- EB-2 Individuals with Exceptional Ability: This subcategory is for individuals who have exceptional ability in their field, which must be significantly above the average level of expertise. This ability can be demonstrated through accomplishments and recognition in the form of awards, publications, memberships in professional associations, or other comparable achievements. Similar to the advanced degree subcategory, a job offer and a labor certification (or national interest waiver) are generally required.
A key feature of the EB-2 category is the possibility of obtaining a “National Interest Waiver” (NIW) for the labor certification requirement. This waiver allows applicants to bypass the labor certification process if their work is deemed to be in the national interest of the United States. This is particularly relevant for individuals with exceptional abilities or those engaged in work that benefits the country in areas such as healthcare, education, research, and other critical fields.
The EB-2 category is subject to annual numerical limits and can face backlogs in certain cases, particularly for nationals of countries with high demand for green cards (Indian and Chinese nationals). However, beneficiaries of approved EB-2 NIW petitions generally have the benefit of a more streamlined application process and the potential to self-petition (i.e., without the need for a specific job offer).
3. EB-3 Skilled Workers, Professionals, and Other Workers
The EB-3 (Employment-Based Third Preference) category encompasses skilled workers, professionals with bachelor’s degrees, and other workers with less formal education and experience. This category is designed to provide a pathway for foreign nationals to obtain permanent residency (green card) in the United States based on their employment qualifications and skills.
The EB-3 category is divided into three main subcategories:
- EB-3 Skilled Workers: This subcategory is for individuals with at least two years of job experience or training that is not temporary or seasonal. The job for which they are applying must require a minimum of two years of training or experience.
- EB-3 Professionals: This subcategory is for individuals with a bachelor’s degree or foreign equivalent degree, and the job for which they are applying must require a bachelor’s degree as a minimum qualification.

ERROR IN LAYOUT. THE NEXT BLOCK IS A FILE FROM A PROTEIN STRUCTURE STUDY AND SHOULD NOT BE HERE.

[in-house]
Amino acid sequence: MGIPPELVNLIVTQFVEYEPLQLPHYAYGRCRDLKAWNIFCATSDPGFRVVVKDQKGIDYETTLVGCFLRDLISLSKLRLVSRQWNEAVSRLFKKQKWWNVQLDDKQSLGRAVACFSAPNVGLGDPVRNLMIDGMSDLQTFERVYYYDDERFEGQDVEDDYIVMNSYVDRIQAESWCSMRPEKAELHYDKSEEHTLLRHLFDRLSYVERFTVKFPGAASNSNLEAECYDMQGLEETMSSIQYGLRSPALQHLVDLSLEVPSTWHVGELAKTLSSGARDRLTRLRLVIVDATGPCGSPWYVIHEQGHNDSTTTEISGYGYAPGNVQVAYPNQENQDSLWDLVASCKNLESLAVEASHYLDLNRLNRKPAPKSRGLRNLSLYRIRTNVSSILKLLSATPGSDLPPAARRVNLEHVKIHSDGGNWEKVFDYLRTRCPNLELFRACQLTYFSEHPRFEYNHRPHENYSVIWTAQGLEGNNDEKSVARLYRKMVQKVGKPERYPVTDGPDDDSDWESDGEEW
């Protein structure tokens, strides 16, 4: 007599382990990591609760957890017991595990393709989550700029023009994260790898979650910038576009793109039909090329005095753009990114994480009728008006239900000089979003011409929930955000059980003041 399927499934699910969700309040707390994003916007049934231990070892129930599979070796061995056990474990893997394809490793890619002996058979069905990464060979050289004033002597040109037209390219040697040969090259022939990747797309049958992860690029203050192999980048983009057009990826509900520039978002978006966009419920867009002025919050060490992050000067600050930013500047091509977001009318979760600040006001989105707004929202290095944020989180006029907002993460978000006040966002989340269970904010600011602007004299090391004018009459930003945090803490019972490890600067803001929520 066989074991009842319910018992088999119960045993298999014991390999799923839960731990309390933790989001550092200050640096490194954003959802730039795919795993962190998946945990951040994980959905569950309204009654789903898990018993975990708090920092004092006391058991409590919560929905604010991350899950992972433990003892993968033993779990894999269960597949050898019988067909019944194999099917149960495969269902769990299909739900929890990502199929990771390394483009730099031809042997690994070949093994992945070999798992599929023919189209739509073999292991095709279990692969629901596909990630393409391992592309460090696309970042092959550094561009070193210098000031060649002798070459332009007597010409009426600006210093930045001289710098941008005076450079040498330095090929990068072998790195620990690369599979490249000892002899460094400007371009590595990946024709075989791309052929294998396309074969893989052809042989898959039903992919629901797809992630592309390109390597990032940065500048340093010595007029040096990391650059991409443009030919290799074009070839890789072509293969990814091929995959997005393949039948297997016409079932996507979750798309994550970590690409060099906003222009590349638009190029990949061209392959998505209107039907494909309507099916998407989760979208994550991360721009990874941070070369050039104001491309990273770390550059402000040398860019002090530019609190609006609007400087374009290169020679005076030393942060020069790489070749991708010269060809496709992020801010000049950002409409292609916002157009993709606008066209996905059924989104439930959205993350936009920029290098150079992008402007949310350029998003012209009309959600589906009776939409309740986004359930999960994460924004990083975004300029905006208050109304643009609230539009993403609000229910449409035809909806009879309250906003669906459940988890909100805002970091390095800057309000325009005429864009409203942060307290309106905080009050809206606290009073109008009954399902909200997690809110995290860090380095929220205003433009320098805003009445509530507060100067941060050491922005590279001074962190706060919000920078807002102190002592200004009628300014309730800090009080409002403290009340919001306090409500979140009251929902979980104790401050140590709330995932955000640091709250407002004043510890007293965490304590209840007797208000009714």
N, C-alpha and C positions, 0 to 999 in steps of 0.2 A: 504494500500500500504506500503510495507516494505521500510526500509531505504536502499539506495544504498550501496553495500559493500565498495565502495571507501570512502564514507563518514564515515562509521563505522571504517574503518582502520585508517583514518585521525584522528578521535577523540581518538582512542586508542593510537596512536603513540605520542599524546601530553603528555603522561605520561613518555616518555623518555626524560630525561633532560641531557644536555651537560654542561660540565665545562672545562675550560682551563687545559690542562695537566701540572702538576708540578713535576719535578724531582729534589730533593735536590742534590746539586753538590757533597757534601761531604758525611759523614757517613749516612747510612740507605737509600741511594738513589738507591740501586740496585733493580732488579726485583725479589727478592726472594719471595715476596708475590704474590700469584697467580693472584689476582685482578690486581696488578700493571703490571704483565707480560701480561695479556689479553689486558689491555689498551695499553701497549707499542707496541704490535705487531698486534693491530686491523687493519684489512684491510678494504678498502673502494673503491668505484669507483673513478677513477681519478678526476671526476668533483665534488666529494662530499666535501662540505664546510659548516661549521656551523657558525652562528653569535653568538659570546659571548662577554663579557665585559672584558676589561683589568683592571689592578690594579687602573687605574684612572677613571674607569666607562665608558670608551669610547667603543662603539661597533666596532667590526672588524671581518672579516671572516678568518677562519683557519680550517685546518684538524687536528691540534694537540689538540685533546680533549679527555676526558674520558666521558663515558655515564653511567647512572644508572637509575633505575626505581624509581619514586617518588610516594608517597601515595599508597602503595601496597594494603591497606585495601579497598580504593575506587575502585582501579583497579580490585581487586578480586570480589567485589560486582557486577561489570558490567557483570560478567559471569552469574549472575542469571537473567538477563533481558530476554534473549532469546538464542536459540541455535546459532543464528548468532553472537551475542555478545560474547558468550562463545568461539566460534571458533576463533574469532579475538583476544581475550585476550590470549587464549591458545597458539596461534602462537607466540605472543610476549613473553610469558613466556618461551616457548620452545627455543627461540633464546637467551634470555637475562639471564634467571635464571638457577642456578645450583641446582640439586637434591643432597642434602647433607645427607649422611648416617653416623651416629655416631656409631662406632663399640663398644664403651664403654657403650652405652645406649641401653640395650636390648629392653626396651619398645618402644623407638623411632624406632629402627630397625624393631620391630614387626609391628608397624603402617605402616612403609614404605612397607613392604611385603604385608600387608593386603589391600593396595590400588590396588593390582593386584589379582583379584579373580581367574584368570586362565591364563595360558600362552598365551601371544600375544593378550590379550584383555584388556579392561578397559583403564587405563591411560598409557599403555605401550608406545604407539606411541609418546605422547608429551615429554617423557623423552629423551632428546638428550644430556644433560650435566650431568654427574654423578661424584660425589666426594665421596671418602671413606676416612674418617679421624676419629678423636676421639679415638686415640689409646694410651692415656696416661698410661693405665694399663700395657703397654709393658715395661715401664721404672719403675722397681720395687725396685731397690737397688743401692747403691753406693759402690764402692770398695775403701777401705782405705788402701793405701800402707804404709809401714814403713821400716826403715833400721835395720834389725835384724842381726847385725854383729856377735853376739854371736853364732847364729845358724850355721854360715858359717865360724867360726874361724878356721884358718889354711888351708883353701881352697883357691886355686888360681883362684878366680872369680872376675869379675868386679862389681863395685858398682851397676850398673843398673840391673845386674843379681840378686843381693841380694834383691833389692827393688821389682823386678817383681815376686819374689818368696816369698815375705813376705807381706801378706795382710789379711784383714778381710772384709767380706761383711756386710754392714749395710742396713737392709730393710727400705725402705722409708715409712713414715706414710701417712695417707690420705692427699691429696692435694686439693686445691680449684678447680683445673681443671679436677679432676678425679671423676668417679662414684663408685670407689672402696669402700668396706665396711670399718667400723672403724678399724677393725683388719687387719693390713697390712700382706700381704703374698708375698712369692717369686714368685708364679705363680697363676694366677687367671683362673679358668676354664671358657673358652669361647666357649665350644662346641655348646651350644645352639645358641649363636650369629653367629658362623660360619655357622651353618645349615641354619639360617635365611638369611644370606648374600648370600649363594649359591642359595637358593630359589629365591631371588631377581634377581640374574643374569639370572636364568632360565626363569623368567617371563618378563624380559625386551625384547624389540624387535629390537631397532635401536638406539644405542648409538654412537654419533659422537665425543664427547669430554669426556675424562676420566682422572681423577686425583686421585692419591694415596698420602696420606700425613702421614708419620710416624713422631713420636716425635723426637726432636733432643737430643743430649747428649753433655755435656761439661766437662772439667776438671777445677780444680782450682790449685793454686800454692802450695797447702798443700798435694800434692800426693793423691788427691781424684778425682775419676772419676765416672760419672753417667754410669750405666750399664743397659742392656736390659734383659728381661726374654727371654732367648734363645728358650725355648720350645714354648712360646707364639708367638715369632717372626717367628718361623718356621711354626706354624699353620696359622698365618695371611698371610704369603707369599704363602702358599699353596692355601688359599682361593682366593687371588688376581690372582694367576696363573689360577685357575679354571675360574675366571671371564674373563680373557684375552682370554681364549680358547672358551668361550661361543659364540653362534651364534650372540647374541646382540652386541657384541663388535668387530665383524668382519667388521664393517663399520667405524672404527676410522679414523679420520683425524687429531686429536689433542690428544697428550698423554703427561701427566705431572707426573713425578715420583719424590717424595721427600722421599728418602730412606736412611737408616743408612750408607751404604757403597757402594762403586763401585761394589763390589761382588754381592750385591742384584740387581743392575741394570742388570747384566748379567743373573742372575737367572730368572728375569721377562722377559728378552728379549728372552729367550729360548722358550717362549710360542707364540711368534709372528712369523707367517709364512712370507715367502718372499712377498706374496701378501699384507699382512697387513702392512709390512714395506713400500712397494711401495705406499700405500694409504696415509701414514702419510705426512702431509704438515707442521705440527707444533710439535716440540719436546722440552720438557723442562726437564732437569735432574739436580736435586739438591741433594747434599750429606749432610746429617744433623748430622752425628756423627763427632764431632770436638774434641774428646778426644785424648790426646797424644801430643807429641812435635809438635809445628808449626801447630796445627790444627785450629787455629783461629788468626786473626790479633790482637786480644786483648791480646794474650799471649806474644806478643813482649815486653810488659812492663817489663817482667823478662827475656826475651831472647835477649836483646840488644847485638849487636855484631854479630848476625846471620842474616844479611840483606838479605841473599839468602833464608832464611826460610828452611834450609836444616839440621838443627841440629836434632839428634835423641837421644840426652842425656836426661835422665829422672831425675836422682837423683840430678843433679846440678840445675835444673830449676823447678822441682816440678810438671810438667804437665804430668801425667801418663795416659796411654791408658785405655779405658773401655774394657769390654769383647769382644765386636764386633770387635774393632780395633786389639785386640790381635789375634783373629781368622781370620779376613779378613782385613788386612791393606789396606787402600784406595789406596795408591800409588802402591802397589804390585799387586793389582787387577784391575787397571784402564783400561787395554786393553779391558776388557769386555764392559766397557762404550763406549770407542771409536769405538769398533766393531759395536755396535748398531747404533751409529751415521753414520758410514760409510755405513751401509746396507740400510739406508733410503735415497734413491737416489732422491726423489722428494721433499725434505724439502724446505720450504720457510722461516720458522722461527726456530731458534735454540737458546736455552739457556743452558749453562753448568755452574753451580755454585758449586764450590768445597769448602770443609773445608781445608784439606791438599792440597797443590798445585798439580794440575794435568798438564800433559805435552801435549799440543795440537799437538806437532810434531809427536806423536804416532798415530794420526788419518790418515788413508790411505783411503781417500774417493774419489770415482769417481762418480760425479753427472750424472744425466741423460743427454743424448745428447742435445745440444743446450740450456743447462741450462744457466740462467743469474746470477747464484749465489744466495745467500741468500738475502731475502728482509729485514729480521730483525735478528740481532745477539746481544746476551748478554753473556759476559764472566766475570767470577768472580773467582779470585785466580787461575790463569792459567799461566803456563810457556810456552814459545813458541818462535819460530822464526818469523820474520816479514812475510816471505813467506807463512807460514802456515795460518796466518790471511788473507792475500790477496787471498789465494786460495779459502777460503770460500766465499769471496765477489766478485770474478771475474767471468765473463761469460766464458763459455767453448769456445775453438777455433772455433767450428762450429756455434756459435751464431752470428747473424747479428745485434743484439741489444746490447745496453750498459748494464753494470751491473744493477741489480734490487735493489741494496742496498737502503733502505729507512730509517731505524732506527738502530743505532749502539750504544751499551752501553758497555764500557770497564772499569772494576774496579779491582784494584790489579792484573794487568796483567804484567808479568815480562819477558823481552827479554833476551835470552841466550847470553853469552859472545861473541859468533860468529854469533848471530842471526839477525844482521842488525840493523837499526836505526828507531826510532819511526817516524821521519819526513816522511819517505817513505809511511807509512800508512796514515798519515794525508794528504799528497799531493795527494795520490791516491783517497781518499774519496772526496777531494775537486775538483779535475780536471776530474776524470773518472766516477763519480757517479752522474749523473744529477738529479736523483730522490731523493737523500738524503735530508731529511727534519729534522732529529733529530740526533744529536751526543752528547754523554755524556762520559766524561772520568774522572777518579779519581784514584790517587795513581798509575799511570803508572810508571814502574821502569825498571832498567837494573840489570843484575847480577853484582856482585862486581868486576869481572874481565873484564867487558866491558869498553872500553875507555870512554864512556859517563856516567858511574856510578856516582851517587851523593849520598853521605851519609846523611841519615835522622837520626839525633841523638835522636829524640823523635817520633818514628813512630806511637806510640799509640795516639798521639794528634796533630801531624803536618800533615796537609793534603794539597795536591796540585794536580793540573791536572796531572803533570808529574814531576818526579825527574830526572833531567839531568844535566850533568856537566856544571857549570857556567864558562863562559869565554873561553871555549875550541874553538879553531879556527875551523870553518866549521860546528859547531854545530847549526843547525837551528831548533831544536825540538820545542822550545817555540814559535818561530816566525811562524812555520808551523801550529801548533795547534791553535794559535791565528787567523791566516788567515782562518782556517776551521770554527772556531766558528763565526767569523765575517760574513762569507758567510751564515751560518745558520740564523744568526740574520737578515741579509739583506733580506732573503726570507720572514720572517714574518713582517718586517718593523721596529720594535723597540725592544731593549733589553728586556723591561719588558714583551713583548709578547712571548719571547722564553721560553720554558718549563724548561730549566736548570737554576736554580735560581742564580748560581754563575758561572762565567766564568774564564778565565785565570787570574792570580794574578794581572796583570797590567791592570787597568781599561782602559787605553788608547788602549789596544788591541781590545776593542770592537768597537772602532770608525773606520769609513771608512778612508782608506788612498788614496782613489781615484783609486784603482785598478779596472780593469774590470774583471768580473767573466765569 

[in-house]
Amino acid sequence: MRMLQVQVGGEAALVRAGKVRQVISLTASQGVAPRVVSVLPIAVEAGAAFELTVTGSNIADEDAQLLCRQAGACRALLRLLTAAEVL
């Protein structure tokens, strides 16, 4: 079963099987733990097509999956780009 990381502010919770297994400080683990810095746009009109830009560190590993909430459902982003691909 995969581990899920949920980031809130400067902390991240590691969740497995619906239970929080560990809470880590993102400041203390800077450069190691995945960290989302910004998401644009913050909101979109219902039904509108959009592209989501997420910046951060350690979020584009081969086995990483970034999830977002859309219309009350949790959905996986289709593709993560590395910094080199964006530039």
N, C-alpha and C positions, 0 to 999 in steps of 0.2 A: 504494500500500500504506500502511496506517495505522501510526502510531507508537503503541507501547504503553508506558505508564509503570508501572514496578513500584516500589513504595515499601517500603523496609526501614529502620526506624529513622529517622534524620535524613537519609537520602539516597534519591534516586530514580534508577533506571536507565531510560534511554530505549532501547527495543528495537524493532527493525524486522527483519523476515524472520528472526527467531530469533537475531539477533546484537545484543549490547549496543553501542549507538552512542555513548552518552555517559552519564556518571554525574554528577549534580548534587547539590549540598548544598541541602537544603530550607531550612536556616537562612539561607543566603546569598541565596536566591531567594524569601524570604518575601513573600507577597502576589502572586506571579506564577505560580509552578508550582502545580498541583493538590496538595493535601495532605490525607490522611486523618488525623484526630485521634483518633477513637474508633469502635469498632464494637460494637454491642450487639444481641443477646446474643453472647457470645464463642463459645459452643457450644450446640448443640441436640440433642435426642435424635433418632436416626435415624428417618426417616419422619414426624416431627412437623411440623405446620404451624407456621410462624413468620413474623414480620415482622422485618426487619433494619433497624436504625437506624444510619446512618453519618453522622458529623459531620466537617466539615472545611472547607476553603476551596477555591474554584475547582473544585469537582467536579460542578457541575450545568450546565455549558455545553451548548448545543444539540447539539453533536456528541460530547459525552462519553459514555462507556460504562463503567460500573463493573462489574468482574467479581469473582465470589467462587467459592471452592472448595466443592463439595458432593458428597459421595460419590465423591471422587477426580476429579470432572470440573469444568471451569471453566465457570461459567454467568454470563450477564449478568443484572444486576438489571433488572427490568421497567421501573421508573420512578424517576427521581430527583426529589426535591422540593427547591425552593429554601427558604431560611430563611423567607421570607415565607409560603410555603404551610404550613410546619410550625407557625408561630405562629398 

- EB-3 Other Workers: This subcategory is for individuals performing unskilled labor requiring less than two years of training or experience. These jobs must not be temporary or seasonal in nature.
In the EB-3 category, a U.S. employer generally needs to sponsor the foreign worker by obtaining a labor certification from the U.S. Department of Labor. This process is meant to demonstrate that there are no qualified U.S. workers available for the job and that hiring a foreign worker will not negatively impact the U.S. labor market. Once the labor certification is approved, the employer can file an immigrant petition on behalf of the worker.
Similar to the other employment-based categories, the EB-3 category is subject to annual numerical limits, which can lead to backlogs in certain cases, especially for nationals of countries with high demand for green cards (China and India).
4. EB-4 Special Immigrants
The EB-4 (Employment-Based Fourth Preference) category encompasses “Special Immigrants.” Special Immigrants are individuals who are eligible for permanent residency (green card) in the United States based on specific special circumstances or types of employment. This category is diverse and includes a variety of individuals who don’t fit into the other employment-based categories.
The EB-4 category includes several subcategories for different types of Special Immigrants:
- Religious Workers: This subcategory is for religious workers who have been members of a religious denomination that has a bona fide nonprofit religious organization in the U.S. for at least two years. Religious workers can include ministers, religious instructors, and other religious professionals.
- Certain Employees or Former Employees of the U.S. Government Abroad: This subcategory is for individuals who have been employed by the U.S. government abroad or by certain international organizations. It includes U.S. embassy or consulate employees, translators, and others who have worked on behalf of the U.S. government.
- Certain Former Employees of the Panama Canal Zone or Canal Company: This subcategory is for individuals who worked for the Panama Canal Company or Canal Zone government as U.S. citizens or residents on specified dates.
- Certain Retired International Organization Employees: This subcategory is for individuals who have worked for international organizations designated by the President of the United States and are retiring to the U.S.
- Certain Religious Workers: This subcategory is for certain religious workers, including ministers and non-ministers in religious vocations or occupations, who have been continuously employed for at least two years before applying.
- Certain Broadcasters: This subcategory is for international broadcasters who have worked for a qualifying international broadcasting entity.
- Iraqi and Afghan Translators/Interpreters: This subcategory is for individuals who have worked as translators or interpreters for the U.S. military in Iraq or Afghanistan.
- Iraqi and Afghan Nationals Employed by the U.S. Government: This subcategory is for Iraqi and Afghan nationals who have worked for or on behalf of the U.S. government in Iraq or Afghanistan.